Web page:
Self Portrait by Charles Baudelaire

Charles Baudelaire's
Fleurs du mal / Flowers of Evil


À J.G.F.

Je te frapperai sans colère
Et sans haine, comme un boucher,
Comme Moïse le rocher!
Et je ferai de ta paupière,

Pour abreuver mon Saharah,
Jaillir les eaux de la souffrance.
Mon désir gonflé d'espérance
Sur tes pleurs salés nagera

Comme un vaisseau qui prend le large,
Et dans mon coeur qu'ils soûleront
Tes chers sanglots retentiront
Comme un tambour qui bat la charge!

Ne suis-je pas un faux accord
Dans la divine symphonie,
Grâce à la vorace Ironie
Qui me secoue et qui me mord?

Elle est dans ma voix, la criarde!
C'est tout mon sang ce poison noir!
Je suis le sinistre miroir
Où la mégère se regarde.

Je suis la plaie et le couteau!
Je suis le soufflet et la joue!
Je suis les membres et la roue,
Et la victime et le bourreau!

Je suis de mon coeur le vampire,
— Un de ces grands abandonnés
Au rire éternel condamnés
Et qui ne peuvent plus sourire!

Charles Baudelaire

The Man Who Tortures Himself

To J. G. F.

I shall strike you without anger
And without hate, like a butcher,
As Moses struck the rock!
And from your eyelids I shall make

The waters of suffering gush forth
To inundate my Sahara.
My desire swollen with hope
Will float upon your salty tears

Like a vessel which puts to sea,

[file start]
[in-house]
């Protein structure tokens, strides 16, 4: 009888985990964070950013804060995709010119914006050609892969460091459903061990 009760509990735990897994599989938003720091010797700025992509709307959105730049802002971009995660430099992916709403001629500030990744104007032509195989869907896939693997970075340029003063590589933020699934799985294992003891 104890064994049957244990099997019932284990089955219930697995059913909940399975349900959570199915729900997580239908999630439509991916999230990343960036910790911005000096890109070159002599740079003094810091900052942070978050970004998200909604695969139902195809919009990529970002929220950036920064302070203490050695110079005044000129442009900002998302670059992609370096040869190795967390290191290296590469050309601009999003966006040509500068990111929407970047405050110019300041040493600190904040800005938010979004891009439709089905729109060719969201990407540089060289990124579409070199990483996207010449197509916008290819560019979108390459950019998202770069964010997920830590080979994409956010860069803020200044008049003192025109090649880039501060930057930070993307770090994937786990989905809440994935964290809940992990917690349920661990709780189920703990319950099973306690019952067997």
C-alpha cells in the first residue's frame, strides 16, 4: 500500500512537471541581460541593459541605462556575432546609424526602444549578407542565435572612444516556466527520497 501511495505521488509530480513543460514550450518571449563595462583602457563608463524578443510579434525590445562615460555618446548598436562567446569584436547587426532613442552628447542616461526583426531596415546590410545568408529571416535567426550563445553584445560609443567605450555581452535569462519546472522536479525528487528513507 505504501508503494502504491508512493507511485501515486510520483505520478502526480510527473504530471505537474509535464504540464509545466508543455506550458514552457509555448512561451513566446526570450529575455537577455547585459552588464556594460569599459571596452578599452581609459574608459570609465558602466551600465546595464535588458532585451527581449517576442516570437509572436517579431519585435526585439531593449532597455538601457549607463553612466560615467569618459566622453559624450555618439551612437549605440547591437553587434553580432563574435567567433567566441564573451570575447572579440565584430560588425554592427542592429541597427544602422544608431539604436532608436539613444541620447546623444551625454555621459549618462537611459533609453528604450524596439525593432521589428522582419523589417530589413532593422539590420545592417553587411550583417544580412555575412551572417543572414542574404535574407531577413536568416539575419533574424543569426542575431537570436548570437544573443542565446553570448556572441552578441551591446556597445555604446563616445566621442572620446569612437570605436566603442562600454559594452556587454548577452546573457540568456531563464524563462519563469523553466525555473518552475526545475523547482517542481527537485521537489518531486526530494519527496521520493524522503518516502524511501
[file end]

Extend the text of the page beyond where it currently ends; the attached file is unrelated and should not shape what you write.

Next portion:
And in my heart that they'll make drunk
Your beloved sobs will resound
Like a drum beating the charge!

Am I not a discord
In the heavenly symphony,
Thanks to voracious Irony
Who shakes me and who bites me?

She's in my voice, the termagant!
All my blood is her black poison!
I am the sinister mirror
In which the vixen looks.

I am the wound and the dagger!
I am the blow and the cheek!
I am the members and the wheel,
Victim and executioner!

I'm the vampire of my own heart
— One of those utter derelicts
Condemned to eternal laughter,
But who can no longer smile!

— William Aggeler, The Flowers of Evil (Fresno, CA: Academy Library Guild, 1954)


To J. G. F.

I'll strike you, but without the least
Anger — as butchers poll an ox,
Or Moses, when he struck the rocks —
That from your eyelid thus released,

The lymph of suffering may brim
To slake my desert of its drought.
So my desire, by hope made stout,
Upon your salty tears may swim,

Like a proud ship, far out from shore.
Within my heart, which they'll confound
With drunken joy, your sobs will sound
Like drums that beat a charge in war.

Am I not a faulty chord
In all this symphony divine,
Thanks to the irony malign
That shakes and cuts me like a sword?

It's in my voice, the raucous jade!
It's in my blood's black venom too!
I am the looking-glass, wherethrough
Megera sees herself portrayed!

I am the wound, and yet the blade!
The smack, and yet the cheek that takes it!
The limb, and yet the wheel that breaks it,
The torturer, and he who's flayed!